The t(8;13)(p11;q11-12) rearrangement associated with an atypical myeloproliferative disorder fuses the fibroblast growth factor receptor 1 gene to a novel gene RAMP

Hamoudi, Rifat, Clark, Jeremy, Warren, William, Abdul-Rauf, Munah, Somers, Gino, Venter, Deon, Fagan, Kerry, Cooper, Colin ORCID: https://orcid.org/0000-0003-2013-8042 and Shipley, Janet (1998) The t(8;13)(p11;q11-12) rearrangement associated with an atypical myeloproliferative disorder fuses the fibroblast growth factor receptor 1 gene to a novel gene RAMP. Human Molecular Genetics, 7 (4). pp. 637-642. ISSN 0964-6906

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Abstract

A recently described atypical myeloproliferative disorder is invariably associated with reciprocal translocations involving 8p11-12. The most common rearrangement is a t(8;13)(p11;q11-12). Here we determine that this translocation results in the fusion of the fibroblast growth factor receptor t gene(FGFR1), a member of the receptor tyrosine kinase family at 8p11, to a novel gene at 13q11-12 designated RAMP. The predicted RAMP protein exhibits strong homology to the product of a recently cloned candidate gene for X-linked mental retardation, DXS6673E. We also provide the first report of a novel, putative metal-binding motif, present as five tandem repeats in both RAMP and DXS6673E. RT-PCR detected only one of the two possible fusion transcripts, encoding a product in which the N-terminal 641 amino acids of RAMP become joined to the tyrosine kinase domain of FGFR1. Receptor tyrosine kinases are not commonly involved in the formation of tumour-specific fusion proteins. However, the previous reports of involvement of receptor tyrosine kinases in fusion proteins in non-Hodgkin's lymphoma, chronic myelomonocytic leukaemia and papillary thyroid carcinoma described similar rearrangements. By analogy with these, we propose that the RAMP-FGFR1 fusion product will contribute to progression of this myeloproliferative disorder by constitutive activation of tyrosine kinase function.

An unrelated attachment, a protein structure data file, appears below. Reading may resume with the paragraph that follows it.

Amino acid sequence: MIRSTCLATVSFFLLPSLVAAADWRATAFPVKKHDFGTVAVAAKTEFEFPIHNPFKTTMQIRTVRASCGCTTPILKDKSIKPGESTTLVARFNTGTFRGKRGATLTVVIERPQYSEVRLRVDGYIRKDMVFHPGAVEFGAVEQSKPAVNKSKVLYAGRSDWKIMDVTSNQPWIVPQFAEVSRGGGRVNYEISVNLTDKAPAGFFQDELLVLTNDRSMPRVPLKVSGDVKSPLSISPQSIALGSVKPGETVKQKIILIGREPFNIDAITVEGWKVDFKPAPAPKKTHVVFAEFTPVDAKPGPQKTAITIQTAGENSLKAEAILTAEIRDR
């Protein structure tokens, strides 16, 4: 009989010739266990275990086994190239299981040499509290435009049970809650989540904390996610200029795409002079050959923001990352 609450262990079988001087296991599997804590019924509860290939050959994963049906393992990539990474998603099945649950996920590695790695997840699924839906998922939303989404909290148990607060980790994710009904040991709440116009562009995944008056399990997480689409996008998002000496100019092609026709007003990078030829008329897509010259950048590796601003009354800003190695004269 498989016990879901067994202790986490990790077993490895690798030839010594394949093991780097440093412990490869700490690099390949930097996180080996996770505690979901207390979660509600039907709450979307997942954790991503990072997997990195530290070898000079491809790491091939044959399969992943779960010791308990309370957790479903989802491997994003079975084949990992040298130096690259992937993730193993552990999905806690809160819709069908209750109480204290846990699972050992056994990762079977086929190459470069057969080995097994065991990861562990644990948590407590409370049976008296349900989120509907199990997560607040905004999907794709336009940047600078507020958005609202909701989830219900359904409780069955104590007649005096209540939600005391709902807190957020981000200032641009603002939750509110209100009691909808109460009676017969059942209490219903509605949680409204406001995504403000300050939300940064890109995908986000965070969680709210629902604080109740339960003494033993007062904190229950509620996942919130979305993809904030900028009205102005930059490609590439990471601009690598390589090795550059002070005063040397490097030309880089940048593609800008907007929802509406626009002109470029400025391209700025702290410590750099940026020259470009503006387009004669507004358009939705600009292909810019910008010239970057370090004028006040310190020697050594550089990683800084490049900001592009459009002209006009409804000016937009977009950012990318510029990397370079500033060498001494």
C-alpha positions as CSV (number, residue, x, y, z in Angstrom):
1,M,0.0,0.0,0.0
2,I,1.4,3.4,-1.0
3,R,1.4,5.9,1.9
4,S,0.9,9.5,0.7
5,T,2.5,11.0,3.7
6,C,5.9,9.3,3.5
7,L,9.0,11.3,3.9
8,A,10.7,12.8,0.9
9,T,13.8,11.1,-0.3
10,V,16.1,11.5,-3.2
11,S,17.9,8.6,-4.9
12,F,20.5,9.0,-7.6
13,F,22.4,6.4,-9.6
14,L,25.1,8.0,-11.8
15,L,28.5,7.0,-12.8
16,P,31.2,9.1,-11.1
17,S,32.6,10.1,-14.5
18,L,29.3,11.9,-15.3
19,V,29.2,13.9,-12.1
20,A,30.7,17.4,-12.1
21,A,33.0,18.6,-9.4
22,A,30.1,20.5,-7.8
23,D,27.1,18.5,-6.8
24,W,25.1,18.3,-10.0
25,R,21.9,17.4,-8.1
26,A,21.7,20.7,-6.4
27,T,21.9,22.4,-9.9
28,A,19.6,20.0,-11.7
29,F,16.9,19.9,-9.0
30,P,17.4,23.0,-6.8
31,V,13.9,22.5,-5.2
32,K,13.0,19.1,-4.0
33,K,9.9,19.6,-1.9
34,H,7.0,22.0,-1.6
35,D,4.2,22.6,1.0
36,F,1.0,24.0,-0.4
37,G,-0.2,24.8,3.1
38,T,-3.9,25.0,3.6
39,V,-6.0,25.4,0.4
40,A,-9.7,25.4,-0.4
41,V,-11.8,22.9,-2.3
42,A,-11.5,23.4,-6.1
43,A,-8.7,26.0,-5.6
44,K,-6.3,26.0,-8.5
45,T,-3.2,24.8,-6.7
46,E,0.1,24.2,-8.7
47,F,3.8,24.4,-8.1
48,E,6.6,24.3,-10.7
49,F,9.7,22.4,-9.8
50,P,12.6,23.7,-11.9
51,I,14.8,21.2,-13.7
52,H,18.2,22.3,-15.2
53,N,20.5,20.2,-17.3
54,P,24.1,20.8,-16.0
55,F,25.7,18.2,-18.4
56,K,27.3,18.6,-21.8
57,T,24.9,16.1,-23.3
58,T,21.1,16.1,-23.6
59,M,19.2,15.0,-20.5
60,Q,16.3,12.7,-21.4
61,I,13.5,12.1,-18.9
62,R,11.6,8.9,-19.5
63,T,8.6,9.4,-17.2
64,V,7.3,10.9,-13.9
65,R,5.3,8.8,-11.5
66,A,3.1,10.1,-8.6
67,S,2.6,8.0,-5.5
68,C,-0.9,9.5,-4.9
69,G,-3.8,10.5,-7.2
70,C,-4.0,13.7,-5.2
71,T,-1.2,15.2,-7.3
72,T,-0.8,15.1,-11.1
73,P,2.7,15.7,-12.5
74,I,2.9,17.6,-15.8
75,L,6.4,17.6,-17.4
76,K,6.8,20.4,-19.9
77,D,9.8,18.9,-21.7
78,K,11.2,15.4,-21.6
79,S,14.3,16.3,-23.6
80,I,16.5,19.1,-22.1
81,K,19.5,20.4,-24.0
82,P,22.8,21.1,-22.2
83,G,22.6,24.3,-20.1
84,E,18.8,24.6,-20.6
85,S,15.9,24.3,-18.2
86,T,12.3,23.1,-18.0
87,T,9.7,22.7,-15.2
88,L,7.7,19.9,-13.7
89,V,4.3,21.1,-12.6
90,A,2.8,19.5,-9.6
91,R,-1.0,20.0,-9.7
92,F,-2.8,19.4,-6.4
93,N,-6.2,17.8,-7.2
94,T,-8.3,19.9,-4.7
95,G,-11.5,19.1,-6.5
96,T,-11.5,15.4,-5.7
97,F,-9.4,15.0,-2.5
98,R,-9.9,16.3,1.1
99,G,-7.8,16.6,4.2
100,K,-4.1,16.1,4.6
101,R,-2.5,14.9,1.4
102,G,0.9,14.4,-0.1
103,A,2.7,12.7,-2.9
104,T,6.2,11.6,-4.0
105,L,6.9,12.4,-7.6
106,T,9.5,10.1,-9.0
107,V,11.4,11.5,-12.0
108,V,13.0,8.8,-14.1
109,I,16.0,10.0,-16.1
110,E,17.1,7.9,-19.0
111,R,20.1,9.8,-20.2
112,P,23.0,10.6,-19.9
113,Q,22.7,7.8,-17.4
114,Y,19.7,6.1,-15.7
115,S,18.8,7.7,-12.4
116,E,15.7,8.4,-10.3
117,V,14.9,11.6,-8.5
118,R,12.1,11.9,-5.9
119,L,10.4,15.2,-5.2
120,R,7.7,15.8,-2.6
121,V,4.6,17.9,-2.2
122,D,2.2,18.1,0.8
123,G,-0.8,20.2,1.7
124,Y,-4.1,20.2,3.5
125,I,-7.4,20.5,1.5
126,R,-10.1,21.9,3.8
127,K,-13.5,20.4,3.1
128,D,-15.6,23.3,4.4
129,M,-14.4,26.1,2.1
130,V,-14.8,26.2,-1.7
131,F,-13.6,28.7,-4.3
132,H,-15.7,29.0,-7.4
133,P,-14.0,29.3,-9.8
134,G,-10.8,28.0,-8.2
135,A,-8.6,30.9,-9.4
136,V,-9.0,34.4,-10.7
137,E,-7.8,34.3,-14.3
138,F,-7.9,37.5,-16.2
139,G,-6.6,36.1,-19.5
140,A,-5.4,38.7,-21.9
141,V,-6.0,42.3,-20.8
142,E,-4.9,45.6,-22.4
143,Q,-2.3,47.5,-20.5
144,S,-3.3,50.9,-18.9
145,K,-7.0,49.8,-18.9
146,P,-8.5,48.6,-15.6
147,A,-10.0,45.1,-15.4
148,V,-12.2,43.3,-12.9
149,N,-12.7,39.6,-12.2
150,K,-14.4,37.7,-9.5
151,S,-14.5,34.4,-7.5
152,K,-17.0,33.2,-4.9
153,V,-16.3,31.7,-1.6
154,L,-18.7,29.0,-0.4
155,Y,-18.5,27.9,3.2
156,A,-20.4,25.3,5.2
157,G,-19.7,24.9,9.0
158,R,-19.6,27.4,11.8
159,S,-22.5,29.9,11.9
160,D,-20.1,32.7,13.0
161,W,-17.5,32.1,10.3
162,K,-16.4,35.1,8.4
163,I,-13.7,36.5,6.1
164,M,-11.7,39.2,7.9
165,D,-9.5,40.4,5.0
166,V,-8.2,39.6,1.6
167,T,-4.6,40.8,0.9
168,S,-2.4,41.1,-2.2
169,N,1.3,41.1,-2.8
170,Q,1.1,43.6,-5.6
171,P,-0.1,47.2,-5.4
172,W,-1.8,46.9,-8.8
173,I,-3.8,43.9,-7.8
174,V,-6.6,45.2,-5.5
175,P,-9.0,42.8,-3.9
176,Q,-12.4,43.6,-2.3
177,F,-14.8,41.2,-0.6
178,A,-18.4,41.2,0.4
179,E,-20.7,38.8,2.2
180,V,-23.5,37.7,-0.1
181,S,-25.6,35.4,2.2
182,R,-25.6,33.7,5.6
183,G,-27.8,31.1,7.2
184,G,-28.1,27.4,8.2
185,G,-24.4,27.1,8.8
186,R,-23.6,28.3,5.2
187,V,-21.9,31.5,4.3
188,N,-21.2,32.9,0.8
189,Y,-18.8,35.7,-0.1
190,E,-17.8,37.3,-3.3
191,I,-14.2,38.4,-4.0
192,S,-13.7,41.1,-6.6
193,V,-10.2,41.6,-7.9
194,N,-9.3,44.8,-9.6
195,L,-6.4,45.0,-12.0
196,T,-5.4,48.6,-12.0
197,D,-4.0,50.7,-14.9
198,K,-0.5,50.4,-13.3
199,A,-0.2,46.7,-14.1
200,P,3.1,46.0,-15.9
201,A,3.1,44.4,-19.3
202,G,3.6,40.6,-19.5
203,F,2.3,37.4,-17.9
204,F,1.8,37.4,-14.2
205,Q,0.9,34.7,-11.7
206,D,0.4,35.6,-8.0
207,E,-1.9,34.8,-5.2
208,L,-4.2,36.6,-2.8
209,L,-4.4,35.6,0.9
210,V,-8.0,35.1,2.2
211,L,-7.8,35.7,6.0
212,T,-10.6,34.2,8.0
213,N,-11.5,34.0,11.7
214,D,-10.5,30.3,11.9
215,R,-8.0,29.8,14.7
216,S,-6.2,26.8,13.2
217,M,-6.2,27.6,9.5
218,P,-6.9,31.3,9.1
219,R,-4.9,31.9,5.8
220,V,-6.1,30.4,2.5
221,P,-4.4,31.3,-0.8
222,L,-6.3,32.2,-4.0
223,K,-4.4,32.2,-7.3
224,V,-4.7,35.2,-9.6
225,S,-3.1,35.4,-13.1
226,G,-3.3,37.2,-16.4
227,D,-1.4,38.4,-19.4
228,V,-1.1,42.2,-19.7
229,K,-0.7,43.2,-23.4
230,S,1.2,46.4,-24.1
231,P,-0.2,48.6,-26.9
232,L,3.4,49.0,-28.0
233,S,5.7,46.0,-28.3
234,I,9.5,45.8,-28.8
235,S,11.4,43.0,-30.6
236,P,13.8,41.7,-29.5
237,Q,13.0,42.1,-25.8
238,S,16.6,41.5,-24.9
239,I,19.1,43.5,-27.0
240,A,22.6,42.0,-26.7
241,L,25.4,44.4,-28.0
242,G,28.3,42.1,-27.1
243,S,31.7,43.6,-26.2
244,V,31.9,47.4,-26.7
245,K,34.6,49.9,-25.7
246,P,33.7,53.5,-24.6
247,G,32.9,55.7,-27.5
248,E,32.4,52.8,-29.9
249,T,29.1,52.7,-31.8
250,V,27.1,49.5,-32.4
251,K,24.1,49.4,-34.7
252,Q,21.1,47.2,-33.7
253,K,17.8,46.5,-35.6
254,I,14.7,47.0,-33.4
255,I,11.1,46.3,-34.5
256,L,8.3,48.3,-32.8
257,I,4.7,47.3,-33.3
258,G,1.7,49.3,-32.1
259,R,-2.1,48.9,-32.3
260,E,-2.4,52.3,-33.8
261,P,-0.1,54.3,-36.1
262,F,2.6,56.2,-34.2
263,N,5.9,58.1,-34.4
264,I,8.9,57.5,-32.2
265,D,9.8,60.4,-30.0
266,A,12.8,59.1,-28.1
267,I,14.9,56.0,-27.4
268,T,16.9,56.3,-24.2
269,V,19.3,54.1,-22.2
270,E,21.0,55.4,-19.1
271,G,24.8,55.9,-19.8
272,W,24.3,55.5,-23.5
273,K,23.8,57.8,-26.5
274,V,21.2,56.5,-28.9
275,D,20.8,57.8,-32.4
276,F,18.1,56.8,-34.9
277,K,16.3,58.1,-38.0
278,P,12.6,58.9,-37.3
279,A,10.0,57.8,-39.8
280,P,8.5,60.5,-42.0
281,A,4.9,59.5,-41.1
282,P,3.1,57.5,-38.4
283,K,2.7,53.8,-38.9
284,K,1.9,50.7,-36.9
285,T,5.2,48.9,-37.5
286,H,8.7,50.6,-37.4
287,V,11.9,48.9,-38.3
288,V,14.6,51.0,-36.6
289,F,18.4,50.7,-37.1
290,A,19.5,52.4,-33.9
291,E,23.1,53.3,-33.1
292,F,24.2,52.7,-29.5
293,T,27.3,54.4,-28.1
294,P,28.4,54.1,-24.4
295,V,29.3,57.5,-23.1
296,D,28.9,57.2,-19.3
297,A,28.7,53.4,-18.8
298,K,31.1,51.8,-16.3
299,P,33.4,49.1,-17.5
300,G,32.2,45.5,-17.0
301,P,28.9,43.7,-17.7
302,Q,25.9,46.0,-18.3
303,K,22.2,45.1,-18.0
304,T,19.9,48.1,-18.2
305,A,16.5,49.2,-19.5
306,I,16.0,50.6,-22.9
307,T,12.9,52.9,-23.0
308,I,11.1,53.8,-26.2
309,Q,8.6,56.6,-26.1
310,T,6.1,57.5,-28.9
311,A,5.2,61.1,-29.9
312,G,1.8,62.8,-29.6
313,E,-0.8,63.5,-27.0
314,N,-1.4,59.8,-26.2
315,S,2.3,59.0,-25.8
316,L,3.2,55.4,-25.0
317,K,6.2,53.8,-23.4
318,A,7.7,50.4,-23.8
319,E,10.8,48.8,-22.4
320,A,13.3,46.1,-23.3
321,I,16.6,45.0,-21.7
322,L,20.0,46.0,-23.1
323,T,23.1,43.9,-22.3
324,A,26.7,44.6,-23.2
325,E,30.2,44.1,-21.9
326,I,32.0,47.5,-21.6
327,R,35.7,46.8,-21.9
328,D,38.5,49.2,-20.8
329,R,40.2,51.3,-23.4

Item Type: Article
Additional Information: Funding Information: The authors thank Howard Slater at the Murdoch Institute, Royal Children’s Hospital, Parkville, Australia for providing the fixed metaphase material and Anthony Baldini at the Baylor College of Medicine, Houston, Texas for making available the chromosome 8-specific centromere probe, p4.4. Sandra Gill, Sandra Birdsall, Jane Renshaw, Rachel Hunter, Susan McGuire, Bina Desai, Samantha Dibley and Rachel Jackson are acknowledged for their excellent technical assistance. We are also grateful to the Sanger Centre, Cambridge, UK for supplying the PAC library and clones. This work included support from the Medical Research Council and Cancer Research Campaign.
Uncontrolled Keywords: molecular biology,genetics,genetics(clinical) ,/dk/atira/pure/subjectarea/asjc/1300/1312
Faculty \ School: Faculty of Medicine and Health Sciences > Norwich Medical School
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Depositing User: LivePure Connector
Date Deposited: 18 Jul 2022 16:30
Last Modified: 12 Aug 2022 05:43
URI: https://ueaeprints.uea.ac.uk/id/eprint/86494
DOI: 10.1093/hmg/7.4.637

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